Horse racing

LINCOLN — Nebraska voters’ decisions on a trio of initiative measures could be among the most consequential of the November election.

They will determine whether the state gets casinos after decades of attempts or whether opponents once again frustrate efforts to expand gambling.

A petition drive mounted by Keep the Money in Nebraska got the measures on the ballot. If all three are approved, they would allow casinos at horse race tracks — sometimes called “racinos” — and would earmark most of the tax revenue for property tax credits.

The vote will be the first time in more than 15 years that Nebraskans have had the opportunity to decide on casino gambling. A similar petition drive in 2016 garnered too few signatures. Other efforts have been thwarted in the courts. Voters rejected two casino proposals in 2004, one offered by the Legislature and one put on the ballot by petition.

What are the three measures in brief?

Initiative 429 would amend the Nebraska Constitution to allow casino gambling at licensed horse race tracks. The amendment would create the legal foundation for laws authorizing, regulating and taxing the new gambling.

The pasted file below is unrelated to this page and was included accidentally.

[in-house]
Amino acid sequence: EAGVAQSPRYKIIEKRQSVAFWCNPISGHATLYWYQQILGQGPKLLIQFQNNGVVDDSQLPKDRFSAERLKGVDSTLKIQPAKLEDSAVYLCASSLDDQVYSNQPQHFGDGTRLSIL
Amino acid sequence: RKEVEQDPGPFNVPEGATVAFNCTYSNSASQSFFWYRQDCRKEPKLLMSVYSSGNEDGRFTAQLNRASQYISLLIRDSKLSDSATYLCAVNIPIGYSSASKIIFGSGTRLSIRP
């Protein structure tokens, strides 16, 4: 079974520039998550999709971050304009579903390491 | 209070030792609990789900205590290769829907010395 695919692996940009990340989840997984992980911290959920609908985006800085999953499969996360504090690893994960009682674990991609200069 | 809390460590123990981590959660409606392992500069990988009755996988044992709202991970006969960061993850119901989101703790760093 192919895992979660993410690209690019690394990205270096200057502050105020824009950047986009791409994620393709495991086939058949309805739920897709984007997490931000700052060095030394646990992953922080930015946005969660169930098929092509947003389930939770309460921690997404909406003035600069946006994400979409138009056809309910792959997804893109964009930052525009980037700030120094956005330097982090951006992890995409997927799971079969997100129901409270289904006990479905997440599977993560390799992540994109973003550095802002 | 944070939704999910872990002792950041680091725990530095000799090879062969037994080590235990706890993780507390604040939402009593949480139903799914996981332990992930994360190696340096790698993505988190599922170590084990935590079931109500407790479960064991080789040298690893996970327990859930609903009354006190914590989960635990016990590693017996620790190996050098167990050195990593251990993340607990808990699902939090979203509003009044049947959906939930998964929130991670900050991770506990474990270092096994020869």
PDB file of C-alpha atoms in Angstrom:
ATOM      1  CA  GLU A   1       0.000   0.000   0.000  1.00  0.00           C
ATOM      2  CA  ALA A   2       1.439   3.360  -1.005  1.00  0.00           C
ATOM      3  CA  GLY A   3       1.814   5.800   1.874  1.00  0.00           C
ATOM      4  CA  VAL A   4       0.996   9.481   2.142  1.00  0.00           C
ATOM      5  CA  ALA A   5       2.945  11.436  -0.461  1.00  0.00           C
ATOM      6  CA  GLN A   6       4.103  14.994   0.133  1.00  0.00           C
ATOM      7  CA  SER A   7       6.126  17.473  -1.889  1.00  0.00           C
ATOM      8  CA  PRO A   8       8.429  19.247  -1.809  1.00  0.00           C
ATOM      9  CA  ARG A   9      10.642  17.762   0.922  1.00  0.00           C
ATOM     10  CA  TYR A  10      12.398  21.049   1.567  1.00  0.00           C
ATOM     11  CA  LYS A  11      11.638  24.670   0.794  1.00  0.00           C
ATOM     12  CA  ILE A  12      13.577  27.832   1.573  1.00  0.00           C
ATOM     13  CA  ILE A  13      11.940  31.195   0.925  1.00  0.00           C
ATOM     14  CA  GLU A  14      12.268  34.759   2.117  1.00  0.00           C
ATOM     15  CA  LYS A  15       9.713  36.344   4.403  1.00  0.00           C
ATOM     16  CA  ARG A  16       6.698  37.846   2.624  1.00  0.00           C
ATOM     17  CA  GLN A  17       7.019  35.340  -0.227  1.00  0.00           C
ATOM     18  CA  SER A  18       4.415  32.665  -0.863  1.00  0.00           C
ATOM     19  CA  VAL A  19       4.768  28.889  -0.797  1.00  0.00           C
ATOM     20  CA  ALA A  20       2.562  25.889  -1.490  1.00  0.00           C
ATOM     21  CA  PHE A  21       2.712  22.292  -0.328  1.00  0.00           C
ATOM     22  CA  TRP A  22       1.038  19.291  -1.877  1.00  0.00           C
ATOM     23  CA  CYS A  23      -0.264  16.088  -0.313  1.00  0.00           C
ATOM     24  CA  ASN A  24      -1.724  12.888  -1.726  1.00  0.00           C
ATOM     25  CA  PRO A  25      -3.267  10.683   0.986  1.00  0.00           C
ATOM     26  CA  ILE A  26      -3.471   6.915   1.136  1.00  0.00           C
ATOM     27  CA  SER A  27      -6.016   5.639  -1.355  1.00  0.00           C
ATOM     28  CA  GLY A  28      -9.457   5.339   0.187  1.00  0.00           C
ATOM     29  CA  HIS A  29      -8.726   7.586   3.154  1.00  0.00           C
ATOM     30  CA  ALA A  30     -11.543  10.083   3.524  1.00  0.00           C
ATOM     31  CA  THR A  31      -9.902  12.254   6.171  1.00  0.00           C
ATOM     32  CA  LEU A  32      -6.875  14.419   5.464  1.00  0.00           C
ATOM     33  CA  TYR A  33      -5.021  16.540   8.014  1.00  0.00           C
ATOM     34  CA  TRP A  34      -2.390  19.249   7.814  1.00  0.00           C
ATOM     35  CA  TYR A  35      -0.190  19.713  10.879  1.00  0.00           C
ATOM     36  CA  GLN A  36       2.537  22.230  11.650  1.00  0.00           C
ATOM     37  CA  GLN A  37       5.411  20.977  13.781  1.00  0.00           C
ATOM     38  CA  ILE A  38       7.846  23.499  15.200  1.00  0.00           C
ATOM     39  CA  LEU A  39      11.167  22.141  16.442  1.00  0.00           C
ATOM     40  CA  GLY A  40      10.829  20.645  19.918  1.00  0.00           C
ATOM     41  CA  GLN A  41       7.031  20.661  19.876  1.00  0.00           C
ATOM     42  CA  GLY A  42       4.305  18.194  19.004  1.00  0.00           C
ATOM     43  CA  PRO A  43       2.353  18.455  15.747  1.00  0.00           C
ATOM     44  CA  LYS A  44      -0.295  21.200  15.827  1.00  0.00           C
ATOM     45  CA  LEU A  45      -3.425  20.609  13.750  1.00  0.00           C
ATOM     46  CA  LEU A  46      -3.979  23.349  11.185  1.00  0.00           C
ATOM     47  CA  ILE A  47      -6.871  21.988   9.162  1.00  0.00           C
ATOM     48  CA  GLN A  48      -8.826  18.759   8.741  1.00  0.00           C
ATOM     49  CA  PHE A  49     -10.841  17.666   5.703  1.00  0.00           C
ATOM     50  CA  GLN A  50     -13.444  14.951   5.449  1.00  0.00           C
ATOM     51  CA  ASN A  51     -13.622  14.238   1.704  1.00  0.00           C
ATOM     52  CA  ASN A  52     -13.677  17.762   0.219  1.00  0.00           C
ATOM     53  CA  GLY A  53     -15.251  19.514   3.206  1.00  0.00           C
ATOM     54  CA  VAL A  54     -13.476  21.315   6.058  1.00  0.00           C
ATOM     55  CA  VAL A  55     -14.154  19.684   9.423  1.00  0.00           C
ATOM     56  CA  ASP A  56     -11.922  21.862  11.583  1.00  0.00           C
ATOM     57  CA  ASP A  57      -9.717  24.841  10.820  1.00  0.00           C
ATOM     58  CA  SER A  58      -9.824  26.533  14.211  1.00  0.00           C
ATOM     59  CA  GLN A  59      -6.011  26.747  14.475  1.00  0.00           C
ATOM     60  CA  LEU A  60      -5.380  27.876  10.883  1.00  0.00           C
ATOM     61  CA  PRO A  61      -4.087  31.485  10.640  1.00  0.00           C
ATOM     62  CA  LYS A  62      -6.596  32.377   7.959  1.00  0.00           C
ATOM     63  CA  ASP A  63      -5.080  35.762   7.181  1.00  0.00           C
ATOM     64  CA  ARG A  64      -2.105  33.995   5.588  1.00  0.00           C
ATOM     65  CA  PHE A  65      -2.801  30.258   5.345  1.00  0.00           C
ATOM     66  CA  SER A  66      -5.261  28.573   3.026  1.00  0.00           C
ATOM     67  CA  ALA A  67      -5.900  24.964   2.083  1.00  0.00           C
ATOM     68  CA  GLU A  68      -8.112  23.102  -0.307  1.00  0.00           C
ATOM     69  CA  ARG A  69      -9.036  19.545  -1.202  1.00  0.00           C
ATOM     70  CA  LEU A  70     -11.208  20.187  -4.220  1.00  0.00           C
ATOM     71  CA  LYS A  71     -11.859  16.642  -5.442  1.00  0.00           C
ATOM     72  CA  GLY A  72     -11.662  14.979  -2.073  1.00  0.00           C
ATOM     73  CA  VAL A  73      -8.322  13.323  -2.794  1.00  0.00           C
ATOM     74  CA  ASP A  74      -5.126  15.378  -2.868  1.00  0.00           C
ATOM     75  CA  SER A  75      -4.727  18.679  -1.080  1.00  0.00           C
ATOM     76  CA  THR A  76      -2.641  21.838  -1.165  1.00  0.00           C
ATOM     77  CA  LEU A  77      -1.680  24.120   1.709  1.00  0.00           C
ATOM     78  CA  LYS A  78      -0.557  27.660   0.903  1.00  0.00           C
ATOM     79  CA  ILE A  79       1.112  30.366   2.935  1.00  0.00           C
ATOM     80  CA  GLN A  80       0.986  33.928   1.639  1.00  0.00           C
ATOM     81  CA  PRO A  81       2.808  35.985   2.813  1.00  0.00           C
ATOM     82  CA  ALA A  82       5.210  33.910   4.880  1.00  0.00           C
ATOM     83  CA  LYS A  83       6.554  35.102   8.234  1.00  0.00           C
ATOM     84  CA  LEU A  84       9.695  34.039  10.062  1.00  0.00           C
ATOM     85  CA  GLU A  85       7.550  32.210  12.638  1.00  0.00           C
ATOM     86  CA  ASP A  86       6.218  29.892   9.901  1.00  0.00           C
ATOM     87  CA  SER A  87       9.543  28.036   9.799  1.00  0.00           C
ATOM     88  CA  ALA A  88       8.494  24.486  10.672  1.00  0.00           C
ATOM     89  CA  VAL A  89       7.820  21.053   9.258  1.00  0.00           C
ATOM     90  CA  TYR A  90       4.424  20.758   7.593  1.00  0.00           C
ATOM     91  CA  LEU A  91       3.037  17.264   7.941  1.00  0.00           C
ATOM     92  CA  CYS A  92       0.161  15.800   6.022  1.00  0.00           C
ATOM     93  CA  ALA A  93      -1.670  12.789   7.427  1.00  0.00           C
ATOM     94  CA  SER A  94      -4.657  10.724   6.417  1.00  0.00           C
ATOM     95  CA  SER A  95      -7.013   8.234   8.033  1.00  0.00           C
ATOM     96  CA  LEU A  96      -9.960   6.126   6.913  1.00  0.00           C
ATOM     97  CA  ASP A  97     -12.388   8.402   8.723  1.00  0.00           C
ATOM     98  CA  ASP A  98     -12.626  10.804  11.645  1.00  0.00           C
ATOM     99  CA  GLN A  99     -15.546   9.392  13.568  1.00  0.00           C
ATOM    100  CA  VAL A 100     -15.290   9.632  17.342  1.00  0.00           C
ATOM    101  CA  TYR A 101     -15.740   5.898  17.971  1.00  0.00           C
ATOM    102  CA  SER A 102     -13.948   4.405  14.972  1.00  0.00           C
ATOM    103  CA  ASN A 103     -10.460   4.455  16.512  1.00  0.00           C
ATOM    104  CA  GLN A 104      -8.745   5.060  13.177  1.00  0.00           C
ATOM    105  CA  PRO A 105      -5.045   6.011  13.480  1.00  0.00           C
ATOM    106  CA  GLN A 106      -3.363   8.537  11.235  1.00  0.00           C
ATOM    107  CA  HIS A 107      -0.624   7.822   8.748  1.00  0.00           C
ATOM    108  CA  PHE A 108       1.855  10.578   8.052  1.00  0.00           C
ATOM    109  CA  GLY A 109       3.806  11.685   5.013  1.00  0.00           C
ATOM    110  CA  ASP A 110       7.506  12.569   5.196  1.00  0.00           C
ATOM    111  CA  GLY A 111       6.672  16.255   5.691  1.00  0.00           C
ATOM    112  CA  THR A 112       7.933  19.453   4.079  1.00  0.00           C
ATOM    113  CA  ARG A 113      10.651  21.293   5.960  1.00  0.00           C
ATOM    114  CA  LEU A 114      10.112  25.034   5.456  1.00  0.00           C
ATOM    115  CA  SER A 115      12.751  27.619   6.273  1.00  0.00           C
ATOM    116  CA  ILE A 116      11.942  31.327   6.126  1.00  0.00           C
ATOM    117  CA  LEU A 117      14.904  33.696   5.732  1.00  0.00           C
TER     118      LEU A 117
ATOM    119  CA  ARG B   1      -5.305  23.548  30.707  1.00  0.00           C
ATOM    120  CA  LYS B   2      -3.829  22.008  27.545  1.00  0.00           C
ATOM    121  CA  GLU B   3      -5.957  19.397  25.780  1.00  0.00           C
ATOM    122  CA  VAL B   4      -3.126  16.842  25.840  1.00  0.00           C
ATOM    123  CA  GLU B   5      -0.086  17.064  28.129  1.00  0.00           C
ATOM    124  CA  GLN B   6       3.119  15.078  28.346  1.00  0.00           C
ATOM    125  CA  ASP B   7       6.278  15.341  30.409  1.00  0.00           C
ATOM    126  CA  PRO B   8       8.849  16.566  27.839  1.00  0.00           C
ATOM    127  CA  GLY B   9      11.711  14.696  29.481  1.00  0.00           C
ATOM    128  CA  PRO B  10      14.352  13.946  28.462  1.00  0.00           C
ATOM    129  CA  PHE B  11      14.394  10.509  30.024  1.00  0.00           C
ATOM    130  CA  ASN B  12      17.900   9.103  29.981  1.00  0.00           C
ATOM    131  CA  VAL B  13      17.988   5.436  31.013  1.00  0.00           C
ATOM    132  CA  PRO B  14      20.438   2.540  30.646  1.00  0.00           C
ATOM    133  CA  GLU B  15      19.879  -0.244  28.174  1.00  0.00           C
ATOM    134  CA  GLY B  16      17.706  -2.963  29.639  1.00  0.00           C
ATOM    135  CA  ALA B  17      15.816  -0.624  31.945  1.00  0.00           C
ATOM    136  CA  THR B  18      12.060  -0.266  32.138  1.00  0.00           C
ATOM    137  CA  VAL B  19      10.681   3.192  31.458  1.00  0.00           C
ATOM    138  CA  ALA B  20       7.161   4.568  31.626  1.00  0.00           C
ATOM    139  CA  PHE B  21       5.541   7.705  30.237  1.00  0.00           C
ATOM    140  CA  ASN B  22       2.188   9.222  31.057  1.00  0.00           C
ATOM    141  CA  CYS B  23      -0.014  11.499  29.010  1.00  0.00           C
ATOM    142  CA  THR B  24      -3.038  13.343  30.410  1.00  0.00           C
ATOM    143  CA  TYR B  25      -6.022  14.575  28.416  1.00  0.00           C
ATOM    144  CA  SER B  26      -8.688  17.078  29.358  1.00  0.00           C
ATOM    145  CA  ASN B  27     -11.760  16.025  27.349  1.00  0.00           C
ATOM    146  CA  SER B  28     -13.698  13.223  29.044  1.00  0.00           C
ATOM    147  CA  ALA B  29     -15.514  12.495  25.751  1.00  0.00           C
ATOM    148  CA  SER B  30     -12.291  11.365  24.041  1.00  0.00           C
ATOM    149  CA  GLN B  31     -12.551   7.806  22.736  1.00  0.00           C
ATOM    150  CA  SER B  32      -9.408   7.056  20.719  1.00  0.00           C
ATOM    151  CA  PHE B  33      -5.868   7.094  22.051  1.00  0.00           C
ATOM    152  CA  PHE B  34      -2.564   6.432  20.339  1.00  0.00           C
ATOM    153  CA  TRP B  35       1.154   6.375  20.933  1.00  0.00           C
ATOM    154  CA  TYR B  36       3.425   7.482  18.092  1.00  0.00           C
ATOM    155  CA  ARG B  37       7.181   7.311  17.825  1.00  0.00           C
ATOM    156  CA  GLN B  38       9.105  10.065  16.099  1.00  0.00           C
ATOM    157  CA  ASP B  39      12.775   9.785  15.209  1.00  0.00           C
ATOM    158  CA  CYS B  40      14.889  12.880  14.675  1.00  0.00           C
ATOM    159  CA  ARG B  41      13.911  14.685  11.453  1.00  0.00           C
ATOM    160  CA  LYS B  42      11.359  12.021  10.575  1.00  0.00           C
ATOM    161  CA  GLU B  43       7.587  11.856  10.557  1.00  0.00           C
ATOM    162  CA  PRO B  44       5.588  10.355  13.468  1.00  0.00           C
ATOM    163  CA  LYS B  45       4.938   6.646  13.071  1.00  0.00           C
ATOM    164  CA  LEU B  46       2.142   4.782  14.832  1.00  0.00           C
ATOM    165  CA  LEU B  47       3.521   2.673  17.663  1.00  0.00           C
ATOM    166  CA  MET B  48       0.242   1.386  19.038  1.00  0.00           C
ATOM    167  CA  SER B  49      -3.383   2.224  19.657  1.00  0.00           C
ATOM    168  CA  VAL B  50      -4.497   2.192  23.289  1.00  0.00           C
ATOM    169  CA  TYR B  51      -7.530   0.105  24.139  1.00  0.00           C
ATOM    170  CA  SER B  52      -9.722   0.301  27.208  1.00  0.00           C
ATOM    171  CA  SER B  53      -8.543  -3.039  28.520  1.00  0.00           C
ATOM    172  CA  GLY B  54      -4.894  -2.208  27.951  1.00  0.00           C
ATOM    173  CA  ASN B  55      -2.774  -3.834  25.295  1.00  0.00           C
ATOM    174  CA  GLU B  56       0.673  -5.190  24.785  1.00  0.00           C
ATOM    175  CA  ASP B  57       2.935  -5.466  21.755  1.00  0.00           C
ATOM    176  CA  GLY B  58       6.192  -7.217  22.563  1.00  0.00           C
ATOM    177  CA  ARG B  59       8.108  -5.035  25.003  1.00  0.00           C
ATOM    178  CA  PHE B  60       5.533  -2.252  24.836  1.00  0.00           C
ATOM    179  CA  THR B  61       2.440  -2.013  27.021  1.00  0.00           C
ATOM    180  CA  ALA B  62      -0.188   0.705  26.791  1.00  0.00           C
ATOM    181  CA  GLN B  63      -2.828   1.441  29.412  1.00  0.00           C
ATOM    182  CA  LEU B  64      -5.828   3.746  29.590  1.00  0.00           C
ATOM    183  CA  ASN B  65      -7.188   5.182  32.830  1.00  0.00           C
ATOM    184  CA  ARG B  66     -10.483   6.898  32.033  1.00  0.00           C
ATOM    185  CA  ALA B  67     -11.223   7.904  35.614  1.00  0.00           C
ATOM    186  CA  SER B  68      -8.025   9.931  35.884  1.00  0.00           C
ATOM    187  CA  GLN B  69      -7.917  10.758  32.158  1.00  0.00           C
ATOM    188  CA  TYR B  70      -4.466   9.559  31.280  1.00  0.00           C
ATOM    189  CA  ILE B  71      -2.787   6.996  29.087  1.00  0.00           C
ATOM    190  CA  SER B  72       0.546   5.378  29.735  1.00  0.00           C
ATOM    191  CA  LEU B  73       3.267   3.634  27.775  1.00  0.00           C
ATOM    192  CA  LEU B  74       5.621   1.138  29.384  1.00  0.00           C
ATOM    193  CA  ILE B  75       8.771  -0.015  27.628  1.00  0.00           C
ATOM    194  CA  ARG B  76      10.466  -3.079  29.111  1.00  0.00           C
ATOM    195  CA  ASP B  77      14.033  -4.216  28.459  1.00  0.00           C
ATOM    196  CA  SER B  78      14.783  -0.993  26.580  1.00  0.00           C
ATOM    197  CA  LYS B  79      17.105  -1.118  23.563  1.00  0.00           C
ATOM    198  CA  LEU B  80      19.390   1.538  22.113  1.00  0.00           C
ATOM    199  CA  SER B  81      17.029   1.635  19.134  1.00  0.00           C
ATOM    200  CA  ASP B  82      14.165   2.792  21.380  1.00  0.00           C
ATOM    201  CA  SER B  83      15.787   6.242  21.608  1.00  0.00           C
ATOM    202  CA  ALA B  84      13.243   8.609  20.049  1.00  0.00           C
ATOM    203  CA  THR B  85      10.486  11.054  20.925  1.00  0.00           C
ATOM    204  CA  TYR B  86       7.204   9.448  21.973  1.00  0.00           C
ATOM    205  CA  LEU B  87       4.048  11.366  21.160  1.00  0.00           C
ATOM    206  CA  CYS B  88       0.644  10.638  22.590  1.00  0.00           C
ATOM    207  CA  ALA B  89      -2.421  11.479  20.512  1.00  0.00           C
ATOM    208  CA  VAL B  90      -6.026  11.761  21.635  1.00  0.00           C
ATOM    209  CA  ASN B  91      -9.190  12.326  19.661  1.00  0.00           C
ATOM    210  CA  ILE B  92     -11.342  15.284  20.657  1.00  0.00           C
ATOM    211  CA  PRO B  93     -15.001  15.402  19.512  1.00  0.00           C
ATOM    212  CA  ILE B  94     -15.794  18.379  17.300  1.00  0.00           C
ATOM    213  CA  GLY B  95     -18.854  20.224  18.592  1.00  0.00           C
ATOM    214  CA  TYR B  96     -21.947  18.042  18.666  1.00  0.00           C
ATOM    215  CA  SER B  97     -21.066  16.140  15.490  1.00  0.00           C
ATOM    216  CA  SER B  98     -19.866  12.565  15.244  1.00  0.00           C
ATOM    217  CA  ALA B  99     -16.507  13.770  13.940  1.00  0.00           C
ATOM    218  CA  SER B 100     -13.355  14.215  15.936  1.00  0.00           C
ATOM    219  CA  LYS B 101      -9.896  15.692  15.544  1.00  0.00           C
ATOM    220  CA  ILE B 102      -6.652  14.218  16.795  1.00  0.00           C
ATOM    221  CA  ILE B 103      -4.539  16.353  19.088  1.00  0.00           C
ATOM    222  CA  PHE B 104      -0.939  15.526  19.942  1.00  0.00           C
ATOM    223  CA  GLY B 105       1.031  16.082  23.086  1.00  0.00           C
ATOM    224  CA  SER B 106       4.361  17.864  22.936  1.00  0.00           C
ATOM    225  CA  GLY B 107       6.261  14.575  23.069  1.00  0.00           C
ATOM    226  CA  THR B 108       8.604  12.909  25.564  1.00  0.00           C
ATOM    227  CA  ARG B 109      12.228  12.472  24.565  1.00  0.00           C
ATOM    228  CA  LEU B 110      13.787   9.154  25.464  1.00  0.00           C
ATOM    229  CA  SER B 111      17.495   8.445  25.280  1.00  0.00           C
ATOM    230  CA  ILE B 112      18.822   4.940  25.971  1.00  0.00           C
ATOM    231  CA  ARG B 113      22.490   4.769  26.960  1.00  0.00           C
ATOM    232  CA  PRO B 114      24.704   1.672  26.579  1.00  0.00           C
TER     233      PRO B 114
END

This is the linchpin for the whole effort. If it does not pass, the other two measures would be in vain because the Constitution would continue to limit gambling.

Initiative 430 is a proposed law. It would authorize casinos at licensed horse race tracks and create a seven-member Nebraska Gaming Commission to oversee and regulate those casinos.

It would require a one-time license fee of $1 million for each casino operator and would bar anyone under age 21 from gambling at the casinos. It also would exempt casino operators from paying sales taxes on their purchases.

Initiative 431 is a proposed law that would impose taxes on the new racetrack casinos and direct where the tax money would go. The annual gambling tax would be 20% of casino revenues, minus certain expenses.

The law earmarks 70% of the taxes collected to the Property Tax Credit Fund, 25% to the city or county where the track is, 2.5% to support treatment for compulsive gamblers and 2.5% to the state general fund.

What are the arguments for passing these measures?